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Dutch minister favours mobile police inspections along border area

Illegal aliens issue seen as a problem

Tags: Excerpts from the Windmill

THE HAGUE Dutch Minister for Immigration and Asylum Affairs Gerd Leers wants to ensure that the Koninklijke Marechaussee (best translated as Royal Constabulary or military police) can continue to carry out mobile controls in the border area with Belgium and Germany.

The military police, who also serve at Dutch international airports, make a major contribution in combating cross-border crimes such as people smuggling, human trafficking, identity fraud, drug trafficking and money laundering.

The minister made his statement in response to recent rulings by the European Court of Justice and the Administrative Jurisdiction Division of the Council of State. These courts judged that mobile controls in the border area are too similar to border controls, whereas controls at internal borders are no longer allowed within the so-called Schengen area. All three countries are initial signatories to the 1985 Schengen Accord which was incorporated into EU law in the 1990s and only sees international borders around the entire EU block of countries.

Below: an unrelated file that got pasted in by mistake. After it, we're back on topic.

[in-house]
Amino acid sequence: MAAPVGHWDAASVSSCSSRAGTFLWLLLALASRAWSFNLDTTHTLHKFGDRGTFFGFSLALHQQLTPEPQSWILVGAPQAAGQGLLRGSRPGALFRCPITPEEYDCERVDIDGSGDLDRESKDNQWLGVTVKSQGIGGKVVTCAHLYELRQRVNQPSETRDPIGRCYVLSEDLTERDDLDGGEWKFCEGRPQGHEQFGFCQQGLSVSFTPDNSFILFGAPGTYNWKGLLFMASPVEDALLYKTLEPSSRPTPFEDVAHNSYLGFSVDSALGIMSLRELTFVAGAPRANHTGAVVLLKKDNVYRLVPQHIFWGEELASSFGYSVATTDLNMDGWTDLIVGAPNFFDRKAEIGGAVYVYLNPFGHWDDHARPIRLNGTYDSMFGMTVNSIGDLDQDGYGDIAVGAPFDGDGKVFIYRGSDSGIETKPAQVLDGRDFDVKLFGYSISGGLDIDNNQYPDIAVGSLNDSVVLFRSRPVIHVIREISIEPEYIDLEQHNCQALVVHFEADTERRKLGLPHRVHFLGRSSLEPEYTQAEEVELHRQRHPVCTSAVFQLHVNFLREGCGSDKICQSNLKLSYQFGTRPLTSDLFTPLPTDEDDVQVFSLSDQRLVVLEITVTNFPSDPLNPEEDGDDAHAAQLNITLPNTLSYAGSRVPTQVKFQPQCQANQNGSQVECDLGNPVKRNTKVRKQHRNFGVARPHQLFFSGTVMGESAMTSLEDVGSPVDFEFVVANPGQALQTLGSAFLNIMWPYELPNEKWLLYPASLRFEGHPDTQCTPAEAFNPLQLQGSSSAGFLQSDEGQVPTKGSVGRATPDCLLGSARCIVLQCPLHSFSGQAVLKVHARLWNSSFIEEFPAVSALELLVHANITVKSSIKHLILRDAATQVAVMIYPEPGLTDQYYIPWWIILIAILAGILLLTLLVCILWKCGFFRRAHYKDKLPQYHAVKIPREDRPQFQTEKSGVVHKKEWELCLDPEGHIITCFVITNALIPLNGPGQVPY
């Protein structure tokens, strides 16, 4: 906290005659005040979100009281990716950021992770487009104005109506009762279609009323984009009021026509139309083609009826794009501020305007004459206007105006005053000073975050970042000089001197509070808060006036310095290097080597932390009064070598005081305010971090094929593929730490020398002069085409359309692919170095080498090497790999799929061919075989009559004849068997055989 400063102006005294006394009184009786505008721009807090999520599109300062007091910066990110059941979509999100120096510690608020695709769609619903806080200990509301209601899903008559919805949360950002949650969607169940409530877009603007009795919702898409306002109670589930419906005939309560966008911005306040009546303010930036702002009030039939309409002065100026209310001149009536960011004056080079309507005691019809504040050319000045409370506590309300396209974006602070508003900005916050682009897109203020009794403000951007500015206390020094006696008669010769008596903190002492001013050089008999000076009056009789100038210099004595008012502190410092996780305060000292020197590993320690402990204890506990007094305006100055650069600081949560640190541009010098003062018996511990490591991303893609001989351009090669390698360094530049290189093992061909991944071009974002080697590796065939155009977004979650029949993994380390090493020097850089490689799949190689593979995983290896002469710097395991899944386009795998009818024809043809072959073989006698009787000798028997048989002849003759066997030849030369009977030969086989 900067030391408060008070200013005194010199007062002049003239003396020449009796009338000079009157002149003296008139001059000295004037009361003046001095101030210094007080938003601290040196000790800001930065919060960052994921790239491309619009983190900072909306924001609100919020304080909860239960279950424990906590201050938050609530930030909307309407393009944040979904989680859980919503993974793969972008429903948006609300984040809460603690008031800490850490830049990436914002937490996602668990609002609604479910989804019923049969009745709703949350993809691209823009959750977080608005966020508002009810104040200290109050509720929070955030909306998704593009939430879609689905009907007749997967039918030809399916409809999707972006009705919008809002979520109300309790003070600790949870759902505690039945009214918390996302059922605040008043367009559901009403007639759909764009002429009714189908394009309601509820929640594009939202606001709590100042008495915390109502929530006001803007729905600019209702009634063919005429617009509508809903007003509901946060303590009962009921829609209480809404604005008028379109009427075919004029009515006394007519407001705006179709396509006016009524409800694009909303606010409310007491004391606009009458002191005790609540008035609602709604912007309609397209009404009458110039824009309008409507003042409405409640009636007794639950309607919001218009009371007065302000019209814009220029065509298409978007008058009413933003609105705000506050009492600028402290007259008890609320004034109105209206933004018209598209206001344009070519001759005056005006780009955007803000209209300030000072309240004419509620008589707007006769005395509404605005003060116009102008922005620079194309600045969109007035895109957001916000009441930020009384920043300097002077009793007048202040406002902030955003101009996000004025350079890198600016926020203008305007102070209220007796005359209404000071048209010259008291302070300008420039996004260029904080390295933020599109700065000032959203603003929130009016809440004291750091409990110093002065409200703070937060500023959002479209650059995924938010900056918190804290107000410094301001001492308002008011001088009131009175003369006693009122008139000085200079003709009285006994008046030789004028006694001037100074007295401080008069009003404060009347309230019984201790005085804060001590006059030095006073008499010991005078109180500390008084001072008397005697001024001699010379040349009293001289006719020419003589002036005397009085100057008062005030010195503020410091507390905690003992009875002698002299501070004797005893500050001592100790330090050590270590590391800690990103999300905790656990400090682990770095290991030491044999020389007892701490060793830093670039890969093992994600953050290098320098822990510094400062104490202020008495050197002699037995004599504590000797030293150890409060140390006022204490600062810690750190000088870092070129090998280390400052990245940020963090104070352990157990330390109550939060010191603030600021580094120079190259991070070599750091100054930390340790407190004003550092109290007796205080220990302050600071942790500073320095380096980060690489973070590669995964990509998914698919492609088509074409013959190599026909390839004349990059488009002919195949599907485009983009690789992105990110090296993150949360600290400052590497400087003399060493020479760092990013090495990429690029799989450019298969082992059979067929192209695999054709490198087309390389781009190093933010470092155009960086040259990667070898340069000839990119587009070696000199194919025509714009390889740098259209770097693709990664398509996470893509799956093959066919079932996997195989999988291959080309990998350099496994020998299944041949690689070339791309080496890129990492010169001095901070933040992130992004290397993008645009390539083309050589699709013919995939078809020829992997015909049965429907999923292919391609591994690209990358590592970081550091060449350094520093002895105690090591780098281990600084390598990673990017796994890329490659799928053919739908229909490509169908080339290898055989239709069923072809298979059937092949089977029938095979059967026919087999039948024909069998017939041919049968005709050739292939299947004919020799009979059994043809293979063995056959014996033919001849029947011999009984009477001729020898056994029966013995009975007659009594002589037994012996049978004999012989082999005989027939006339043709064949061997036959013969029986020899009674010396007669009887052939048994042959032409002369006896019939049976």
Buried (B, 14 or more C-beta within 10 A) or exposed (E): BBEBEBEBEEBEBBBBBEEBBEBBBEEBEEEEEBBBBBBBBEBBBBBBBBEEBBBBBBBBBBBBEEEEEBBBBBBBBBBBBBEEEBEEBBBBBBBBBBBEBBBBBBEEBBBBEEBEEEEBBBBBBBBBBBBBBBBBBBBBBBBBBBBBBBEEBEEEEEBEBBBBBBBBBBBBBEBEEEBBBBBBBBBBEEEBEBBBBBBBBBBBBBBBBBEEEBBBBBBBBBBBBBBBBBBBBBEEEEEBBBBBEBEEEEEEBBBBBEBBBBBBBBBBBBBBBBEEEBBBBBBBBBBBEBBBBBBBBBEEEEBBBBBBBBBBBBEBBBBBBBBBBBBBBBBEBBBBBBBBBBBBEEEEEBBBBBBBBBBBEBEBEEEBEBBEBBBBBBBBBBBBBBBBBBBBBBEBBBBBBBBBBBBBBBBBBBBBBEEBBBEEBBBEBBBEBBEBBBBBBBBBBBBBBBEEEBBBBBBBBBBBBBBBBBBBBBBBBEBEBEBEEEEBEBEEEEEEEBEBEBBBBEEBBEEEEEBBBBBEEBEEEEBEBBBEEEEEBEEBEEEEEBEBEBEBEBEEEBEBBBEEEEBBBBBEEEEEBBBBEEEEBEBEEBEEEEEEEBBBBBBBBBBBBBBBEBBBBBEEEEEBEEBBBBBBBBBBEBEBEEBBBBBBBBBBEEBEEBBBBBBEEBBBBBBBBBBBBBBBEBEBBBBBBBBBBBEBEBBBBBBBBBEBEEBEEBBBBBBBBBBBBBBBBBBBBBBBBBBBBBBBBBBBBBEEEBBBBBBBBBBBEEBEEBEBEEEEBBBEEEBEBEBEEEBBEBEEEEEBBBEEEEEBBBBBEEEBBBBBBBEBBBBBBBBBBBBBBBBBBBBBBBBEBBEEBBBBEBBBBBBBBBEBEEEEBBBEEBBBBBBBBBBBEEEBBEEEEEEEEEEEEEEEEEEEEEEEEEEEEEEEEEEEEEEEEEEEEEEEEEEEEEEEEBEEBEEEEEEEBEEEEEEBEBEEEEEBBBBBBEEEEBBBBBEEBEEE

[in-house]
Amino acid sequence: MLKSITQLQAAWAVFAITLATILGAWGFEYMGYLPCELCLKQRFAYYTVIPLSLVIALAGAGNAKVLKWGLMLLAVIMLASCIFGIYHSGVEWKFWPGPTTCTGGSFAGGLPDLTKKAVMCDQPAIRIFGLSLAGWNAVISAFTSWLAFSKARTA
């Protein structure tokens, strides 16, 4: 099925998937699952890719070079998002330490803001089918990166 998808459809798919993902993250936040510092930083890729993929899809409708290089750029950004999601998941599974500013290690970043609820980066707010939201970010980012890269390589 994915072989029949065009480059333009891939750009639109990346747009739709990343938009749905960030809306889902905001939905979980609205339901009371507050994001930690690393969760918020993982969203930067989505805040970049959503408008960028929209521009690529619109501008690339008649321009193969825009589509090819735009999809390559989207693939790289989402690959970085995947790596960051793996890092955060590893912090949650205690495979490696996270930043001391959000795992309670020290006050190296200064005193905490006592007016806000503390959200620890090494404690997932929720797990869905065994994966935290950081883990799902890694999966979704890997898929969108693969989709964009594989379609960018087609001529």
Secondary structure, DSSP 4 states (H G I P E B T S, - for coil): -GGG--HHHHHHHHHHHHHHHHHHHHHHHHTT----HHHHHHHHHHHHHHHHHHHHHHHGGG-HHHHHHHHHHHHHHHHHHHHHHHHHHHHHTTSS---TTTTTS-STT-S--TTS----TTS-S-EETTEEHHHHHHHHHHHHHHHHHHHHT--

Since the Administrative Jurisdiction Division's judgment at the end of last year, the Dutch military police have only detained illegal aliens with a criminal record, suspected of other criminal acts or who already have been declared undesirable aliens. Other illegal aliens merely had their identities checked and or their personal information recorded. They are later told to leave the Netherlands but are not detained.

Nevertheless, the Dutch Immigration minister attaches value to the Marechaussees carrying out random border area inspections, including the arrest of illegal aliens. For a number of reasons, Dutch authorities do not seem confident that controls work along parts of the EU external border.